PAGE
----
Another serious case of data loss in Britain

by Michael Smith (Veshengro)

Home Office loses USB memory stick with data of about 100,000 criminals

The continuing data security breaches and loss of data and laptops containing secret information must, by now, become an embarrassment to the British government, or so at least it should. It is rather time that heads rolled but, alas, that is hardly going to happen.

How, pray, does anyone put data such as that which has just been lost – due to the fact the USB memory stick has been lost – onto a small little USB memory stick unencrypted.

Apparently the private sector contractor working for the British Home Office – the the British Ministry of the Interior – took the data which was, so we are told, encrypted originally, decrypted it and then simply stuck it onto an unsecured memory stick. This is not just being stupid or incompetent, though both attributes certainly also apply, but this is criminal negligence.

As Keith Vaz, Labour MP and chairman of the home affairs select committee, said: “f you hand out memory sticks almost like confetti to companies and ask them to do research for you, then you have to be absolutely certain that the company concerned has put in practice procedures which will be just as robust as the procedures that I hope the government has followed.”

But it is not just private sector contractors to the government that have such a lackadaisical attitude to data security; the government's own departments are, normally, directly, the culprits.

If one does need and want to use portable devices, such as USB memory sticks, then they should at least be hardware encrypted – please note: I said hardware encrypted – and this with very strong credentials. There is no excuse not to use such devices. They are also no longer costing the earth and it certainly should not have anything to do with cost.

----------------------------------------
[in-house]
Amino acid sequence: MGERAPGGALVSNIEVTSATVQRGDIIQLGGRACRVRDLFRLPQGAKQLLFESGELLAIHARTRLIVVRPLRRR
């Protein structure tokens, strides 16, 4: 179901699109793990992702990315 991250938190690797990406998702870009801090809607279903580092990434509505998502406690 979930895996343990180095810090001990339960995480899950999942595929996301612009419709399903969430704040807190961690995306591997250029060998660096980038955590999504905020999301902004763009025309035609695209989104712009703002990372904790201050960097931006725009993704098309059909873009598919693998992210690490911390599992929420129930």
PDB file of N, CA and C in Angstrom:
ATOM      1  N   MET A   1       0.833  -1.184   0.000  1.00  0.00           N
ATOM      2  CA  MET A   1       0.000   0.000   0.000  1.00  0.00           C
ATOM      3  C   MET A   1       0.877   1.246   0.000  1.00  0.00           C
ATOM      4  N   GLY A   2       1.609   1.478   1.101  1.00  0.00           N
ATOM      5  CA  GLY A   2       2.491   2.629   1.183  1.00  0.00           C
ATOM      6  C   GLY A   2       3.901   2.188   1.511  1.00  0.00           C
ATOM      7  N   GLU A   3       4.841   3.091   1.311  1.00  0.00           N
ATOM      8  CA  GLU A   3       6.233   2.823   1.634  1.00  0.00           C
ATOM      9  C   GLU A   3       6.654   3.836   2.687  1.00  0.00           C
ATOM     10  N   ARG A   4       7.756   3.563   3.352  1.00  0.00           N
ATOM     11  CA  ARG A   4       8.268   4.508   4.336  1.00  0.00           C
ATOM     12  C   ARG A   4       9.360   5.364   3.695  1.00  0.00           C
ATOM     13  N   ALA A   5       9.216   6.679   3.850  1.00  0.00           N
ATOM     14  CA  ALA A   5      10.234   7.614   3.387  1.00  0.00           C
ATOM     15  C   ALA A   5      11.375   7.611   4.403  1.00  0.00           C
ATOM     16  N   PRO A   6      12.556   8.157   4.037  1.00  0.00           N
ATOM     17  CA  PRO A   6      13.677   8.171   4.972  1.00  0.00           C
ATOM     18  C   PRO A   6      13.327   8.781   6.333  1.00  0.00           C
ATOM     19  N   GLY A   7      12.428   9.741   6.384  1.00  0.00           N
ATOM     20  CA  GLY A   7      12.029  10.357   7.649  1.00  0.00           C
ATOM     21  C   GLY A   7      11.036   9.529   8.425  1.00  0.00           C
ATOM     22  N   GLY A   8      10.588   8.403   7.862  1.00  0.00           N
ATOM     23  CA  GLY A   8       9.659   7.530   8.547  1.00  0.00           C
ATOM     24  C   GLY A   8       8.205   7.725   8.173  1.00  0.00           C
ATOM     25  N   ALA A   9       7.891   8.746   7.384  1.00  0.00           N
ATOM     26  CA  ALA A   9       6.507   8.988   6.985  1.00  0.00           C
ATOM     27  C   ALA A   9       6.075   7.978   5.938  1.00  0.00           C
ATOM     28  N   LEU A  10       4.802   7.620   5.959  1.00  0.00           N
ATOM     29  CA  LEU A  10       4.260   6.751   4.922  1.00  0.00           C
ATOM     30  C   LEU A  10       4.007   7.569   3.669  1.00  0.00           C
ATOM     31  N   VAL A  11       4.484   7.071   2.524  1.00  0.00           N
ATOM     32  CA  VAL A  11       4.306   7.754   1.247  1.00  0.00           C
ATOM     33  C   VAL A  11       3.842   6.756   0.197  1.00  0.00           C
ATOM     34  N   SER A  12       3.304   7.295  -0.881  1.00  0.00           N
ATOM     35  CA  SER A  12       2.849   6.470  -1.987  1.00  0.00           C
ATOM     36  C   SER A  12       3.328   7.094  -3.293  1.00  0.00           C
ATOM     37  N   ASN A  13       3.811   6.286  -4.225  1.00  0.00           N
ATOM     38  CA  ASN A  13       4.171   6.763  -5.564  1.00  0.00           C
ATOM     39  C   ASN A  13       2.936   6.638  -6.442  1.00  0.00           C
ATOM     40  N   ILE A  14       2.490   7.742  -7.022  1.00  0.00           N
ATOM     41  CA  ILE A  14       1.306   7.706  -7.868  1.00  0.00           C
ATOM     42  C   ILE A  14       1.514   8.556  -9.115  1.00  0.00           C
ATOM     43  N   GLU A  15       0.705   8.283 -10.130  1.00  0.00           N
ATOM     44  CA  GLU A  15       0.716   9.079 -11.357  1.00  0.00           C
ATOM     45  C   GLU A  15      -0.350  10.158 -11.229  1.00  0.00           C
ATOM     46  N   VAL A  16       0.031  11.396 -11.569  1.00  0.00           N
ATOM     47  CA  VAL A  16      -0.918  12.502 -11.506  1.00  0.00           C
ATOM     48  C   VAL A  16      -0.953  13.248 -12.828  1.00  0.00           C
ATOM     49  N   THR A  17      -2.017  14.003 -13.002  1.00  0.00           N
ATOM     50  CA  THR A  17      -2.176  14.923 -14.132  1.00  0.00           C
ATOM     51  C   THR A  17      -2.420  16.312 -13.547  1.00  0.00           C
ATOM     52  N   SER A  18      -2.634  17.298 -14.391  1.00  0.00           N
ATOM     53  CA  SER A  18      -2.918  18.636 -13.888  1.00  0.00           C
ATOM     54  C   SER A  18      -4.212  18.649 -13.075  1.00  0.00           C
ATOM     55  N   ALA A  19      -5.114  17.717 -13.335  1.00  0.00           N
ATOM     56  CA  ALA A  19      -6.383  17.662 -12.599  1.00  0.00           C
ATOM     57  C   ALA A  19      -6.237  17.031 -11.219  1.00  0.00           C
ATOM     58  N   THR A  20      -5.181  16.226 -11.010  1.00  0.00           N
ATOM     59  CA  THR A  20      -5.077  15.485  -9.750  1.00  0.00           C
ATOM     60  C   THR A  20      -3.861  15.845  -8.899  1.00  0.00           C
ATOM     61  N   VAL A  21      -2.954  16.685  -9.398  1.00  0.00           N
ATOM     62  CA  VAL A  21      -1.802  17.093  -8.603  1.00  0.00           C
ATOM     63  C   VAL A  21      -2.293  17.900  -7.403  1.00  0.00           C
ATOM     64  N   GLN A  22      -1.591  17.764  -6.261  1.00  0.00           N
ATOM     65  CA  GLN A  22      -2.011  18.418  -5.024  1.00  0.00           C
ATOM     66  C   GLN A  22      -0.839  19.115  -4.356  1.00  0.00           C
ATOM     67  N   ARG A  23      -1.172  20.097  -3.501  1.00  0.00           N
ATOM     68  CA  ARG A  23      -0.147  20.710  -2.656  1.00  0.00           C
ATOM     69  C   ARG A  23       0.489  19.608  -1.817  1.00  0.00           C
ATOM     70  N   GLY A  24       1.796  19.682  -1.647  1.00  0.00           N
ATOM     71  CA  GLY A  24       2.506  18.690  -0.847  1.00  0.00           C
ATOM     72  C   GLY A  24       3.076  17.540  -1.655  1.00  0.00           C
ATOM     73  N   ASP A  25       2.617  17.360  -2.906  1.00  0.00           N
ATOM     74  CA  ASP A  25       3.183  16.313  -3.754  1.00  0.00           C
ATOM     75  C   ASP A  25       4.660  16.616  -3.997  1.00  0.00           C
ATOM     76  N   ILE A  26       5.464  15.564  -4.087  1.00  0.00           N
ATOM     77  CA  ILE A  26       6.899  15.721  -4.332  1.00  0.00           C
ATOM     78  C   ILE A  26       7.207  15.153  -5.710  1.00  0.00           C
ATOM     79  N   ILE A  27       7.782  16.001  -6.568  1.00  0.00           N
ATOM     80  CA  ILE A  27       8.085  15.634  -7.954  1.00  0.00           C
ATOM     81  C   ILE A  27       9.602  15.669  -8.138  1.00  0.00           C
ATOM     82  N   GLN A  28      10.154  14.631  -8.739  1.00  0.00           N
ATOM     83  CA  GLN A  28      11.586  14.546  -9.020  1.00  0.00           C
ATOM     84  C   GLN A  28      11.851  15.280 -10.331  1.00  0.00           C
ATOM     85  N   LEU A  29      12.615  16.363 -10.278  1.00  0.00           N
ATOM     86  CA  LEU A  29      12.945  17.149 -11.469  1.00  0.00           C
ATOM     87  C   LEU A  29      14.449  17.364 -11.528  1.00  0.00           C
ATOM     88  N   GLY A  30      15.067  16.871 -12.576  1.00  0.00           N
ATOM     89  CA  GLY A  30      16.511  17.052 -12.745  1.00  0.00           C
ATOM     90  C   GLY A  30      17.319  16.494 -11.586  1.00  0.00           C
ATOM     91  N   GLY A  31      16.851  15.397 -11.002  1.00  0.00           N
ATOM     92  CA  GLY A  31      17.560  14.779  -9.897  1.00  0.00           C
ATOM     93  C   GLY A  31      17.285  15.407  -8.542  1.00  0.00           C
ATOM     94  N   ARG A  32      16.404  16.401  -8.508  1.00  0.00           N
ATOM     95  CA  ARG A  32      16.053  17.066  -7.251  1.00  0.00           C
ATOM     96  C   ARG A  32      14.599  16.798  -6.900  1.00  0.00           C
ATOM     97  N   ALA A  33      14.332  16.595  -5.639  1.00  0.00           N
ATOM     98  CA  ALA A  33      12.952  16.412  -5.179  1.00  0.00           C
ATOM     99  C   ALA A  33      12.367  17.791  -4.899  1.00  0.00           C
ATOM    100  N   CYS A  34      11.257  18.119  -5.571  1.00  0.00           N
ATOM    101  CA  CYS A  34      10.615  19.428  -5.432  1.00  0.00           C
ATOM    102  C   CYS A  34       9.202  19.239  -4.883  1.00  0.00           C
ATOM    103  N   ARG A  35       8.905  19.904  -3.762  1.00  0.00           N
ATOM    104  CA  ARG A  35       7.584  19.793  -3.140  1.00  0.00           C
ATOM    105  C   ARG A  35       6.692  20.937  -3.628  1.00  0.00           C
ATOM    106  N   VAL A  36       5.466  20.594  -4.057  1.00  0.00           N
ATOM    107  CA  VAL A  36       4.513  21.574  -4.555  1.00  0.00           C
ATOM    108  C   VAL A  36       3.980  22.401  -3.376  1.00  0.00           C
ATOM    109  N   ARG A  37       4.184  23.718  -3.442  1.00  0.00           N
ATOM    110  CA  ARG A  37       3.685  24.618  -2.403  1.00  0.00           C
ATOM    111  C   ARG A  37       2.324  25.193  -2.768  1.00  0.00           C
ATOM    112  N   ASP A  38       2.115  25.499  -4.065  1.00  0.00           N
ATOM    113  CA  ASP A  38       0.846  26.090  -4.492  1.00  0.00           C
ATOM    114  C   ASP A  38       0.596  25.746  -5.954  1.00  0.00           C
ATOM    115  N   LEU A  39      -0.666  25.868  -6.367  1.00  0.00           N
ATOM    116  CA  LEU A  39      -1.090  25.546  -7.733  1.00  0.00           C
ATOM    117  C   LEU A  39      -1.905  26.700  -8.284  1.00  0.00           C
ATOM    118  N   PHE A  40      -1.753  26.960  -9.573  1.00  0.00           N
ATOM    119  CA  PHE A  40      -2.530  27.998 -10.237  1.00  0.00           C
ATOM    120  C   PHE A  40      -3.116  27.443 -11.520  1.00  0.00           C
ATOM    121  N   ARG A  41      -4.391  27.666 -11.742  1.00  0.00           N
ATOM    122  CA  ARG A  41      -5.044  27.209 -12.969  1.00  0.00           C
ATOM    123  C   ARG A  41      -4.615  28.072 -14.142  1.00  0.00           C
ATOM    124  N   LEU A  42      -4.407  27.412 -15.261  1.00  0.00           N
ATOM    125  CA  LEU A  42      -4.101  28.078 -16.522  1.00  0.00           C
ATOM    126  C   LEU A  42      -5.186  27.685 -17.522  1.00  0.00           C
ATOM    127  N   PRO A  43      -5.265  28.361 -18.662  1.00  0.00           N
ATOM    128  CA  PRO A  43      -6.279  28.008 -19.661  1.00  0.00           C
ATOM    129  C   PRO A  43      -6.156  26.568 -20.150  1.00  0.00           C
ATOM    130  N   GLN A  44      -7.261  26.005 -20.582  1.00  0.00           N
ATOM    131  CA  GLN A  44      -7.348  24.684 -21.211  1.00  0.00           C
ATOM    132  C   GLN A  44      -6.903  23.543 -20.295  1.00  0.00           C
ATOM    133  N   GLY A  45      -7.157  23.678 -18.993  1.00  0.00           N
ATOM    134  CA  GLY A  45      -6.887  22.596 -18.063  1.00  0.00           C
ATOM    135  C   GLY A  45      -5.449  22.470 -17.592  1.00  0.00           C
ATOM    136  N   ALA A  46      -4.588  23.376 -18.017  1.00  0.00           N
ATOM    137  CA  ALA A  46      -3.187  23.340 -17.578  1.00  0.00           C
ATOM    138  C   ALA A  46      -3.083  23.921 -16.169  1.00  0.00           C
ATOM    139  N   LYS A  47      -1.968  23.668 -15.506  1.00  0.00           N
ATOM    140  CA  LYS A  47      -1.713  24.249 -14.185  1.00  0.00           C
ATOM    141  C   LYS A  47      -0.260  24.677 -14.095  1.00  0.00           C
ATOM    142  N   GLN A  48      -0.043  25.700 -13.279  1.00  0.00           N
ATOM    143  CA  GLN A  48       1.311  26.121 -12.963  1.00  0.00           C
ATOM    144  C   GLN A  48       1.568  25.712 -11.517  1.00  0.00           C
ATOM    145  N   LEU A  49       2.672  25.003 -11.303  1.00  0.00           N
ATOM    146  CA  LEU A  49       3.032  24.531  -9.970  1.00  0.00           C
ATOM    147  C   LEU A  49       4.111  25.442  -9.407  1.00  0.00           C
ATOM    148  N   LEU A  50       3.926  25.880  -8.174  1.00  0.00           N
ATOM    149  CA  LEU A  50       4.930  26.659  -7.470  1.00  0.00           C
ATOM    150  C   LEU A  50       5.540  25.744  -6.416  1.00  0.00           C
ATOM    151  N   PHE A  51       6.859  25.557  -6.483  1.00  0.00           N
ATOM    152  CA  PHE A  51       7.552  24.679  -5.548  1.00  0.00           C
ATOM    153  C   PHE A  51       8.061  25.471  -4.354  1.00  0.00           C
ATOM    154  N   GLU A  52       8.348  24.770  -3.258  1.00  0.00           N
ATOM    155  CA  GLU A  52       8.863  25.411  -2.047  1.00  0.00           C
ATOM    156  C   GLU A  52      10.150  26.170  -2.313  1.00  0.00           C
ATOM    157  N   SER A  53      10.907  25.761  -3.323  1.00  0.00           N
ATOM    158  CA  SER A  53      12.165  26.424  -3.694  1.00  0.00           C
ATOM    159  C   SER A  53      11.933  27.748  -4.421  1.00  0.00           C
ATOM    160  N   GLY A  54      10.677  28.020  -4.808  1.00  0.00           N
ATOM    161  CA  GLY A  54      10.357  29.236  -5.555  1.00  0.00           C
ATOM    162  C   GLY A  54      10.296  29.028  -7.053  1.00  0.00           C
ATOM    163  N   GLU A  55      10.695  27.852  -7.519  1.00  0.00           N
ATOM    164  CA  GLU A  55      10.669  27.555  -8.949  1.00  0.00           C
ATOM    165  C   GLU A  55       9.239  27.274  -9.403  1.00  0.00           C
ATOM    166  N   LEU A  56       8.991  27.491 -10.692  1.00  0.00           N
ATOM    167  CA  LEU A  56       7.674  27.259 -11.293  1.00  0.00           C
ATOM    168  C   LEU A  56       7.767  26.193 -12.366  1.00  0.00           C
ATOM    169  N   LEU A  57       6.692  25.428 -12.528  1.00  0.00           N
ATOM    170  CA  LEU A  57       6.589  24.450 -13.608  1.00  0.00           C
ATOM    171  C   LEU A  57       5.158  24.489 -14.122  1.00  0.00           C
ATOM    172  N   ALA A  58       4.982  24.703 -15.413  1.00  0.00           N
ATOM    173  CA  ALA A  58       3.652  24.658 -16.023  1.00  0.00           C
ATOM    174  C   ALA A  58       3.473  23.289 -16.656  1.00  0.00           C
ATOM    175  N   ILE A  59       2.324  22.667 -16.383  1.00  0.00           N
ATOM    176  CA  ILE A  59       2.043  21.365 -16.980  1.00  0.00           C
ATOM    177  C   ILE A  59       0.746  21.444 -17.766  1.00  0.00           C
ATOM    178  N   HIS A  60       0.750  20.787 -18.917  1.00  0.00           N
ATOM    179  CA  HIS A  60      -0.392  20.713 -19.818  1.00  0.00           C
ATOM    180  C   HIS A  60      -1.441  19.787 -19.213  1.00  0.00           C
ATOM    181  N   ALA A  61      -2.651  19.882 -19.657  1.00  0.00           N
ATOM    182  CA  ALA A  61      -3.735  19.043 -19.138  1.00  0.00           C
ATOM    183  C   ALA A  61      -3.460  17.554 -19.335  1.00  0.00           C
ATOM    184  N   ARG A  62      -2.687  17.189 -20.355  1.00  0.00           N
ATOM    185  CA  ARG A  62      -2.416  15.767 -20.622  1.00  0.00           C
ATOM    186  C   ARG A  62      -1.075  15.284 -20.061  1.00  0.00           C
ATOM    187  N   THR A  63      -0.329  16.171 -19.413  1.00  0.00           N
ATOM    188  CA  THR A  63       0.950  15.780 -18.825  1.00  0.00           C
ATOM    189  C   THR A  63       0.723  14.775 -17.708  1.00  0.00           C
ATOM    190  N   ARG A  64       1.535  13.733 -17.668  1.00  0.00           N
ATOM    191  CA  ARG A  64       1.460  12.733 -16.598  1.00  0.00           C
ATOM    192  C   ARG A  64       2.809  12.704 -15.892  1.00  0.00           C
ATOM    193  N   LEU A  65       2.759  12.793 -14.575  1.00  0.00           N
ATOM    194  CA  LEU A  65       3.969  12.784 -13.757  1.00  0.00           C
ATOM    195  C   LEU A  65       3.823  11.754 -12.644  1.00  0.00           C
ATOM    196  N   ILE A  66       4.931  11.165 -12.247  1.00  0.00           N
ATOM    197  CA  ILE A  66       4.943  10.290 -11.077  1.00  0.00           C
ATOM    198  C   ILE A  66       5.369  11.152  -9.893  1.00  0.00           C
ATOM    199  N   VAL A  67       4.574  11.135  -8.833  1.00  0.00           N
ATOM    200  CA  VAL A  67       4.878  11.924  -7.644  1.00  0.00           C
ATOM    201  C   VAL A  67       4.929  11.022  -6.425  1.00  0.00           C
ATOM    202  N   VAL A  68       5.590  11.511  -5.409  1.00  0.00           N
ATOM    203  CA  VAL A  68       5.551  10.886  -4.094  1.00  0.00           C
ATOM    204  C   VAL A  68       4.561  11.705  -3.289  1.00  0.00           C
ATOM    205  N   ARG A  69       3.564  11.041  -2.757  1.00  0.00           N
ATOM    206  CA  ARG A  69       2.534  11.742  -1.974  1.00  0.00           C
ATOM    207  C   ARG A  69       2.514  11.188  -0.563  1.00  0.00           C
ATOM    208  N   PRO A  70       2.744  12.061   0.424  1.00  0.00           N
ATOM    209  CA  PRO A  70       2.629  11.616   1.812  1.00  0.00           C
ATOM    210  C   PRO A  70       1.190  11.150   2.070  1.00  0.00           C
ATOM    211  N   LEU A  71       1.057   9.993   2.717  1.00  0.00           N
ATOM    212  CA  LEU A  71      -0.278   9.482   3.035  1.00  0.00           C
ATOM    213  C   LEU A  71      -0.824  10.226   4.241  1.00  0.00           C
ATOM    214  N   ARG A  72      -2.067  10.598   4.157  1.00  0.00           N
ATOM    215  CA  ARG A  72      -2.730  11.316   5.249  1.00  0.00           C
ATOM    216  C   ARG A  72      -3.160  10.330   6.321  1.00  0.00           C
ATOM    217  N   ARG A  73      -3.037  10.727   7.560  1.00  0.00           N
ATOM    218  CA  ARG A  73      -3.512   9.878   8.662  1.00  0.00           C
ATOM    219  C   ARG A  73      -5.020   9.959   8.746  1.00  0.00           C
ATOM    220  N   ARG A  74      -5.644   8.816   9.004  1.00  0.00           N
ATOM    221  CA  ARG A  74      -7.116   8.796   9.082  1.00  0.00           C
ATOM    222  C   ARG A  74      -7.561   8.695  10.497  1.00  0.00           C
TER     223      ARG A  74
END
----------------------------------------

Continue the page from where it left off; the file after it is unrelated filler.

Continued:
If the information can be believed that was given to me then the reason, for instance, that the data from the HMRC office that was sent by courier to London a while back now which was unencrypted on CDs and which were subsequently lost, then it was because the two departments do not have the same encryption program. While we were being told that a junior clerk had simply copied the data onto the disks and send them out, apparently, the reasons are different.

Already, the data should have been encrypted, period, when it was downloaded onto the CDs in that instance. Why is open data held in the first place on computers? The data that is held on the computers systems of whichever government department should already be encrypted and would, hence, when copied to CD or whatever, still be in code. But, apparently, this is not the case.

A spokeswoman for the Home Office said in a public statement that the reason as to why the data was in the hands of a private contractor and why it was downloaded onto a USB memory stick was that the outside company was to conduct a study as to how to provide an improved prosecution of offenders. Further information as to how it happened that this stick was lost, however, was not given.

It might be better if the British government began conducting a proper study as to how to avoid loss of data from government departments, for presently there seems to be a sieve here in operation and no safeguards in place whatsoever. This is not only scandalous; it is criminal.

Shadow Home Secretary Dominic Grieve said that there had been a "massive failure of duty" and I do not think that one can add any more to that. With the exception, perhaps, that it is time that the minister responsible for the Home Office tendered his or her resignation. I say here his or her as I cannot remember whether presently it is a man or a woman that is in charge there. People come and go there too often, in general, and that culture too, probably, has a lot to do with things going missing.

© M Smith (Veshengro), August 2008